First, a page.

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Homechevron_rightOpinionchevron_rightEditorialchevron_rightWe forget decent...

We forget decent behaviour

We forget decent behaviour

The indecent behavior of Tamil Nadu Governor Banwarilal Purohit towards a woman journalist is also a sign of certain habits and attitudes.

The allegation that Nirmala Devi, a professor at a college affiliated to the Madurai Kamaraj University had tried to persuade the women students for sexual favours to top University officials, had led to a huge uproar. The name of Banwarilal was also heard mentioned in the controversy. He called a press conference at the Raj Bhavan to make clarifications regarding the allegation. When the press conference was about to conclude, Lakshmi Subramanian, a journalist with The Week asked the Governor a question related to the allegation. The Governor did not answer her question; he gave a pat on her cheek and walked away. The journalist expressed her anger and agitation at this behaviour by posting it on the social media. The Chennai Press Club also wrote to the Governor expressing the protest of the media community. In his reply, Banwarilal Purohit expressed his regret and apologies for his behaviour. He also explained that he was praising the journalist as he thought her question was a ‘good one’ and patted her on the cheek because she was like his ‘granddaughter’. Even in this explanation, one can read signs of a patronizing attitude showed by those who display a high-handed attitude. A person who calls a press conference should reply if the question is a ‘good one’, not pat on the cheek and walk away. The Governor’s behavior downgraded his position as well. It is doubtful whether he has still realized the point he should have realized regarding the incident.

The Governor’s approach regarding the controversy which prompted him to call a press conference is not flawless either. The state government had referred to the Crime Branch Crime Investigation Department (CBCID), the case of the professor forcing female students for sexual favours to officials. At the same time, the Governor dissolved the internal inquiry committee appointed by the University. Instead, an investigation was announced on his own. When such circumstances that raise much suspicion exist, he evaded the press without giving a response during the press conference. The incident of giving a pat on the cheek of the woman journalist might have been helpful in concealing this evasion. The controversy related to this and the Governor’s apologies have all led to the diversion of public attention from the main controversy. It is comprehended that the recognition and gravity that is due to be given to the media as a core constituent of democracy,, is unknown to even those in Constitutional posts. As the media persons pointed out, the Governor has not only forgotten basic decorum but has also committed a non-bailable offence. This is the plight of those who should have been the role models. Those who occupied constitutional position were once models of mutual respect that should govern relations among fellow human beings. But what we see in recent times is that even high level leaders come out with words and deeds that break the realm of decency.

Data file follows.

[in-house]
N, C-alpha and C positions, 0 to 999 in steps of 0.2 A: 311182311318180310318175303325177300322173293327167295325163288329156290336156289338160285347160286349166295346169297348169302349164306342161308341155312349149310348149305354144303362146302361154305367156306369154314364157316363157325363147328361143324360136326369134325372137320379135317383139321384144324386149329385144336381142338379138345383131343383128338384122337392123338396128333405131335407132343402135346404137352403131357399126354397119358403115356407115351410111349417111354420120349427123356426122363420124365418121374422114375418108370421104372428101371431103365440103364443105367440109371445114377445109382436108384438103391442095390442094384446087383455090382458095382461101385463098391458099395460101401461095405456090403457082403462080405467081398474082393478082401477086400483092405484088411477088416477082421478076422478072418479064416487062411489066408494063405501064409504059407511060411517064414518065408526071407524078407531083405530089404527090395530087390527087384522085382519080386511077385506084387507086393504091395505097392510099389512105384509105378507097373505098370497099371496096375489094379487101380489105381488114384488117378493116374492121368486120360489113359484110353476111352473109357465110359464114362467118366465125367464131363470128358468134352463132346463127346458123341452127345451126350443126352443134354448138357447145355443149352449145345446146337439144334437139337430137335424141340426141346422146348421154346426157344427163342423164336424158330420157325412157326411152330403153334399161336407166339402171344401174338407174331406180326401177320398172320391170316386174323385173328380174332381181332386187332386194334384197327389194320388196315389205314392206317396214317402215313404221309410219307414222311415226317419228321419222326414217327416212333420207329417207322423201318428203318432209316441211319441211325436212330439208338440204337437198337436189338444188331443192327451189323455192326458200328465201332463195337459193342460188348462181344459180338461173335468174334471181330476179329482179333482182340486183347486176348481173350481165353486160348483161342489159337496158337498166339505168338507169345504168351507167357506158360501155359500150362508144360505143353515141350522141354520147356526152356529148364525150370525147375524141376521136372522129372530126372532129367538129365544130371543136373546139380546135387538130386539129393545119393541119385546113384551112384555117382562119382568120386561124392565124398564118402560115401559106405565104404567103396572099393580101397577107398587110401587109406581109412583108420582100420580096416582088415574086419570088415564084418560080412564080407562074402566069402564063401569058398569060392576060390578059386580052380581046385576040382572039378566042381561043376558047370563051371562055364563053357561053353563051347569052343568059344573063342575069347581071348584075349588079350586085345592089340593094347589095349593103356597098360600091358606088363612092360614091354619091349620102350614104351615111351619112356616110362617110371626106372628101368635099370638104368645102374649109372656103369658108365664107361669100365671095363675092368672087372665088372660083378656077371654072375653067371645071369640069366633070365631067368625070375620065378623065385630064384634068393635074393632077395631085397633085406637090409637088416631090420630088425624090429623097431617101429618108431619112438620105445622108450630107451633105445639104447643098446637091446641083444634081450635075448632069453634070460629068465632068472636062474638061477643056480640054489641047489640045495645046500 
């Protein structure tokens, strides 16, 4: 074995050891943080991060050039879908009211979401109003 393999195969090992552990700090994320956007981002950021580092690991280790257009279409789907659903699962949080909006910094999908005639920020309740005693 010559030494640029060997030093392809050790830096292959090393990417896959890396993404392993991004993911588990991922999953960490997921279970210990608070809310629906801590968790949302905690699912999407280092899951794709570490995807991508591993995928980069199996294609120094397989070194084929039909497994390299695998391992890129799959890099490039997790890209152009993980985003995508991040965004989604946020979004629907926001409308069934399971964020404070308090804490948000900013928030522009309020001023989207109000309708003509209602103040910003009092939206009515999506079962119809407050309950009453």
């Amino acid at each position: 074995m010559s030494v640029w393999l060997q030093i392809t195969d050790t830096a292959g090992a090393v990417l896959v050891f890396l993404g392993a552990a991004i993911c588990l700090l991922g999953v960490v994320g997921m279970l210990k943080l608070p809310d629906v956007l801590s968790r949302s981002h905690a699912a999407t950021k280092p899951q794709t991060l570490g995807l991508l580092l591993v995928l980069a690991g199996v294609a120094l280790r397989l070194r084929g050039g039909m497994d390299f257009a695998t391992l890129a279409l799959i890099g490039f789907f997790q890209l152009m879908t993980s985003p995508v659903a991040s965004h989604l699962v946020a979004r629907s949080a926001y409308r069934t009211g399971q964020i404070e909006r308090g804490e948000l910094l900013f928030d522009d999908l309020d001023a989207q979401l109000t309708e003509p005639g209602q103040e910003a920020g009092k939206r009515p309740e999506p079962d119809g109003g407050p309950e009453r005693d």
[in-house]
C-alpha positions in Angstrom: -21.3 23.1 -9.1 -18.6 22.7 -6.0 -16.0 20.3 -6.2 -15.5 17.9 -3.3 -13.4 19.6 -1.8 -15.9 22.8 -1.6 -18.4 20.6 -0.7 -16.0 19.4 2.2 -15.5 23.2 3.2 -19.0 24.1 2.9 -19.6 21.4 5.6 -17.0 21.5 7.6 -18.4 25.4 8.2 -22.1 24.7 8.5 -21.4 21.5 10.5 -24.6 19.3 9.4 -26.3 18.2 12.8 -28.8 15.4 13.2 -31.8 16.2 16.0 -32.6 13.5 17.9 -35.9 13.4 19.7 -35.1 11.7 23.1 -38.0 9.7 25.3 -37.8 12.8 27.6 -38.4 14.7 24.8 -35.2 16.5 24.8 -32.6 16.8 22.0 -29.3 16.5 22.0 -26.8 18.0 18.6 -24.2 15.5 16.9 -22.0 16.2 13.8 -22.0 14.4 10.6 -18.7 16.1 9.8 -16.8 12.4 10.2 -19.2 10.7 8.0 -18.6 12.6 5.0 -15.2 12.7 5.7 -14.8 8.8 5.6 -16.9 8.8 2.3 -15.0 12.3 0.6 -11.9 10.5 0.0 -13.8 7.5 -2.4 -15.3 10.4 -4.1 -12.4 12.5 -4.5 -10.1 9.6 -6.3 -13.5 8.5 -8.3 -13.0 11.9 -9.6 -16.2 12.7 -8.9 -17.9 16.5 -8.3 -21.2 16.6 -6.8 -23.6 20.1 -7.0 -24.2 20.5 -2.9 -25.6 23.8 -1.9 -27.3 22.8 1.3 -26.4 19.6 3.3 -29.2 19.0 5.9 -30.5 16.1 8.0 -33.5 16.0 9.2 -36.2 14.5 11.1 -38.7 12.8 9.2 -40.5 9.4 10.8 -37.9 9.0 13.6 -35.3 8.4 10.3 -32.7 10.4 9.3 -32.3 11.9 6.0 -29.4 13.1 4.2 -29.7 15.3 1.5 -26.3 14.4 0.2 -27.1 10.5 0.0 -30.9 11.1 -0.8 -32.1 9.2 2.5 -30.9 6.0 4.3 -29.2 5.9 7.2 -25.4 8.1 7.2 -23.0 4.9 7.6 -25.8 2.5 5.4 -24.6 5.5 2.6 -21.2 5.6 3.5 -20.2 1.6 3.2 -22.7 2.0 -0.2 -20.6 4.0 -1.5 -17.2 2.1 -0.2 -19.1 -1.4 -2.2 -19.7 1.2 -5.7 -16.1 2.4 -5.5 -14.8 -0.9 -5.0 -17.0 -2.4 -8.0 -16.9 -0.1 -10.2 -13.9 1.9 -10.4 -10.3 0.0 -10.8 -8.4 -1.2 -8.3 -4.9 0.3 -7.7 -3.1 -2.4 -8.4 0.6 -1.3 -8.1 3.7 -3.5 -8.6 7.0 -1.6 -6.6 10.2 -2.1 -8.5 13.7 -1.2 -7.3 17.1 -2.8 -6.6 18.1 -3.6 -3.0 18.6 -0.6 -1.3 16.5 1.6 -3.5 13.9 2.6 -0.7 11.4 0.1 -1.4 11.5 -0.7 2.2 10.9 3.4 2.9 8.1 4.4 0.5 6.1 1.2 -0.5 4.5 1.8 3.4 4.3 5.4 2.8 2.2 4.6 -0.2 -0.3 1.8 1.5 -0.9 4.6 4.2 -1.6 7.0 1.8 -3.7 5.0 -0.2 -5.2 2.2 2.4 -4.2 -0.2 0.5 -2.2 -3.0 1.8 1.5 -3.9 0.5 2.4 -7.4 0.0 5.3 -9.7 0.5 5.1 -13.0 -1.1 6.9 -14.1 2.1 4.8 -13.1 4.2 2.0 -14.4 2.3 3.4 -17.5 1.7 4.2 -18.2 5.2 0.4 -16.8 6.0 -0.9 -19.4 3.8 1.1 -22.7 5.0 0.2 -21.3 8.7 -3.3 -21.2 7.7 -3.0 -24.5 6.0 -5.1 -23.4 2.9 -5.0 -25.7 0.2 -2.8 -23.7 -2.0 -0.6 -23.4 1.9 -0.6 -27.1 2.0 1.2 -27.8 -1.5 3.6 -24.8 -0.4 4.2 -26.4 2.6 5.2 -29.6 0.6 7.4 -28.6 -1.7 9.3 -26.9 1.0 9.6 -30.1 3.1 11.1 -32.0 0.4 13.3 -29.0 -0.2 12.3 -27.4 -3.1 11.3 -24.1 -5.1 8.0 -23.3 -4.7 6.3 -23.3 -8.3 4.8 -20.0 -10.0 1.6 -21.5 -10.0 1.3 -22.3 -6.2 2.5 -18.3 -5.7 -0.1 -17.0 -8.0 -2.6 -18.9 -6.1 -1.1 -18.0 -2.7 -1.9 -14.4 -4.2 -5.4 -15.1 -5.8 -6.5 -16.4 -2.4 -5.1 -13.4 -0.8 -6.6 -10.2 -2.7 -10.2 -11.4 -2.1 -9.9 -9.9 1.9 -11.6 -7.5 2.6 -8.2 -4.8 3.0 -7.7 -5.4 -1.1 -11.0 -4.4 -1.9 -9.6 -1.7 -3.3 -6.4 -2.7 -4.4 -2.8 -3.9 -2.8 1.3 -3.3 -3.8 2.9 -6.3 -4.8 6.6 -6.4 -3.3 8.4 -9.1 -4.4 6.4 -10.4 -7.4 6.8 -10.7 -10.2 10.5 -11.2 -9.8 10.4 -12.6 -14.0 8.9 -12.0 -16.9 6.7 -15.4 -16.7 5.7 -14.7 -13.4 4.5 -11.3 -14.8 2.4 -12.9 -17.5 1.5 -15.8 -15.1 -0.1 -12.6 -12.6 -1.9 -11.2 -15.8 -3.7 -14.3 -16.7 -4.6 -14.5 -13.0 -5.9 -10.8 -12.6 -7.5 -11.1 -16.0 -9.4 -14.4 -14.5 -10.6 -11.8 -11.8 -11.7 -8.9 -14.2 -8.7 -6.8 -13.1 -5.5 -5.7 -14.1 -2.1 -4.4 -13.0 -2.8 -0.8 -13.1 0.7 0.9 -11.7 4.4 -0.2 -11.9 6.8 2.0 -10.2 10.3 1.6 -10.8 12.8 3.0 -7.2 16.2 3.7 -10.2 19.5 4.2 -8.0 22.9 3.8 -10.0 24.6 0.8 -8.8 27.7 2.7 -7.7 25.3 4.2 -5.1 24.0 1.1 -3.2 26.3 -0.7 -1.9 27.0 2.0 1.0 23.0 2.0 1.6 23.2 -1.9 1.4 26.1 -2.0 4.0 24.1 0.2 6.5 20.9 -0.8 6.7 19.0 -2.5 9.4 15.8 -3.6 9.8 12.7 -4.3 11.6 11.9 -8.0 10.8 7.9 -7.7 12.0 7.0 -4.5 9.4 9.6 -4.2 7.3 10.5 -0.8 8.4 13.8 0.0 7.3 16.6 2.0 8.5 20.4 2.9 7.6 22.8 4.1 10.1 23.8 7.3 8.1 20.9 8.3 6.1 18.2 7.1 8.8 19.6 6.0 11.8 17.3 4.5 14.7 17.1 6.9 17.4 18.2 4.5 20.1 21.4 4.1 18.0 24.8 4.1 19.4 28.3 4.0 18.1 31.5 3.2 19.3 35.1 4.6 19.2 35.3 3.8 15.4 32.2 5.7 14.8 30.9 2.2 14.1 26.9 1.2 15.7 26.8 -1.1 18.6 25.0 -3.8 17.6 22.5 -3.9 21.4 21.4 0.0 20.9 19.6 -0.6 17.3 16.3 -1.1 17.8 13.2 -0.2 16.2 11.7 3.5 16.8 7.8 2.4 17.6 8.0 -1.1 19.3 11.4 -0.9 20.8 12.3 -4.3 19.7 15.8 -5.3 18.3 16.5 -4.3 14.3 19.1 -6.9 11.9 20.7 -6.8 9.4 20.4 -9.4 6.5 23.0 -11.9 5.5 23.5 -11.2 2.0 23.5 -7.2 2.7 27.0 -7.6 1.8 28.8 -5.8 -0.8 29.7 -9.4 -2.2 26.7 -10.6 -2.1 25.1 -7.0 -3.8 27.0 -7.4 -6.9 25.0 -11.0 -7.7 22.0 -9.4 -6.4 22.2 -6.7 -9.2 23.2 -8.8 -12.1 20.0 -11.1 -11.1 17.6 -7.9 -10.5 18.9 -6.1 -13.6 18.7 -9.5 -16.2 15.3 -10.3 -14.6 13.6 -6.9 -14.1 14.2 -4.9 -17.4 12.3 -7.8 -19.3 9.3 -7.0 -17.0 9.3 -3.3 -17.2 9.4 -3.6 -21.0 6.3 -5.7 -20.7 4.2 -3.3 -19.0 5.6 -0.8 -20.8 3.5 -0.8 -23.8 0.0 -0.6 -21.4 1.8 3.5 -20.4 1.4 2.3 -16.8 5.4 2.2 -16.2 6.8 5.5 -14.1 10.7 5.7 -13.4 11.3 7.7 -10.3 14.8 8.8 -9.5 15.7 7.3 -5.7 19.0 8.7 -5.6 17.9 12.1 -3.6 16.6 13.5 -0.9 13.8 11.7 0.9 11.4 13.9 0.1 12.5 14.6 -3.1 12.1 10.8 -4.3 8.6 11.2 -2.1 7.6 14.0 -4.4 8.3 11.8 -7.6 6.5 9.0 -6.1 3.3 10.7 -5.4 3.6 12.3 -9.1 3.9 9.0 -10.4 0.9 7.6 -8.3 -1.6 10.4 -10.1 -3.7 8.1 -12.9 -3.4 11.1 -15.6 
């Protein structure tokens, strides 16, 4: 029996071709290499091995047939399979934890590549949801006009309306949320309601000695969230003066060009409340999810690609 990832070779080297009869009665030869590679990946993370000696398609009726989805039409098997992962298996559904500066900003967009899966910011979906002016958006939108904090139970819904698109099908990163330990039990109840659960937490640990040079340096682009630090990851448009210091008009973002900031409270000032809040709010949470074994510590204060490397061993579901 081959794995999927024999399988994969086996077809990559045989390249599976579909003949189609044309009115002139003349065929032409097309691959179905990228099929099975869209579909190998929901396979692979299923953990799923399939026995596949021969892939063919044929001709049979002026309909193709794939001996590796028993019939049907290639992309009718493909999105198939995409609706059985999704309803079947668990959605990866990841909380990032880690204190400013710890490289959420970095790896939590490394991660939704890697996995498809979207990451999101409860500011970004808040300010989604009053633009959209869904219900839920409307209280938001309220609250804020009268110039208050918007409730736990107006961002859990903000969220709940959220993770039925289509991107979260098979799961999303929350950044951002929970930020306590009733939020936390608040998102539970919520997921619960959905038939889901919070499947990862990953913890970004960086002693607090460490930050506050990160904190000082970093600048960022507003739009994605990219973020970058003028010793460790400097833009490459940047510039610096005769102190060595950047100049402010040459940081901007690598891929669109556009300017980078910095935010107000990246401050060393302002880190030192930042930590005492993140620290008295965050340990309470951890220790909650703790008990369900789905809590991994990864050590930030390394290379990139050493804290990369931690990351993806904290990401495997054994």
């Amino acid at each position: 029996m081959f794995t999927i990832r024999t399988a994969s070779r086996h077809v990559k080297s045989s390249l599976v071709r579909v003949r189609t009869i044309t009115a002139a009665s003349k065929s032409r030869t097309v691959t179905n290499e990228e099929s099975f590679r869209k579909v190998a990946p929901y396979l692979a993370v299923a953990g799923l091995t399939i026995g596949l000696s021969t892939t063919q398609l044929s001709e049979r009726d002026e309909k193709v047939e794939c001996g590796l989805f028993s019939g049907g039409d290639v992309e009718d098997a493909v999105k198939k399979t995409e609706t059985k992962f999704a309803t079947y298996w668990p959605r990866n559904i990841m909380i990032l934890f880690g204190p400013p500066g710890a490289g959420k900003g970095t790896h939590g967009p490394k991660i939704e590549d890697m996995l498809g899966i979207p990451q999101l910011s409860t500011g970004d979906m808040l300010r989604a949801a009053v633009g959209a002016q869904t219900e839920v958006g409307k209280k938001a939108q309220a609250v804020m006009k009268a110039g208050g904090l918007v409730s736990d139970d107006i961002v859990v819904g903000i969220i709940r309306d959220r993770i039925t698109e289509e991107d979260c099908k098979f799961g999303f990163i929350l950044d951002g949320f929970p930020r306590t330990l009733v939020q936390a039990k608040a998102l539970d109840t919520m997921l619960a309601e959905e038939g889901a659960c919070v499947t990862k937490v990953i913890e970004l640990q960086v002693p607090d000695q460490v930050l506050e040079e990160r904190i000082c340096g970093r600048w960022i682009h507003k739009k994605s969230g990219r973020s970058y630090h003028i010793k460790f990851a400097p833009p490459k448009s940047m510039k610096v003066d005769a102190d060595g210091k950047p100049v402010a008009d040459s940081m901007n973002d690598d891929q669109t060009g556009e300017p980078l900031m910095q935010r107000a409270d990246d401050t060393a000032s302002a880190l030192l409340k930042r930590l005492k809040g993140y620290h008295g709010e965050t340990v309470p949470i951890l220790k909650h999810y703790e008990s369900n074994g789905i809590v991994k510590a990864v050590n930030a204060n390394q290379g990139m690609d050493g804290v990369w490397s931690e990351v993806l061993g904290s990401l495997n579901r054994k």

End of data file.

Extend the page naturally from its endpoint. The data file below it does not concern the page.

It is not an isolated incident that soon after the Governor tendered his apology to the journalist, senior BJP leader of Tamil Nadu, Shekhar reacted in a manner derogatory to women journalists. Such people make pejorative words an essential part of common debate. True, there may be black sheeps among journalists, but that does not justify insulting real journalism. People with connections to authority indulge in scratching media in different ways, a trend which has been on the increase over the past few years. And female journalists have to suffer more abuse and contempt. In this context, the appropriate response and protest of Lakshmi Subramaniam deserves admiration. It is no small thing to hold up one's self-respect and tell the truth even if it is to a Governor. She has thereby raised the esteem of journalists, women journalists in particular. Mediapersons should be provided with security and decent working environment. The Governor of Tamil Nadu may have realised his mistake. But the fact that several people came out justifying him and blaming the journalist, speaks for the lack of decorum in our public discourse. It is not merely a pat on a cheek, but a fundamental malaise.

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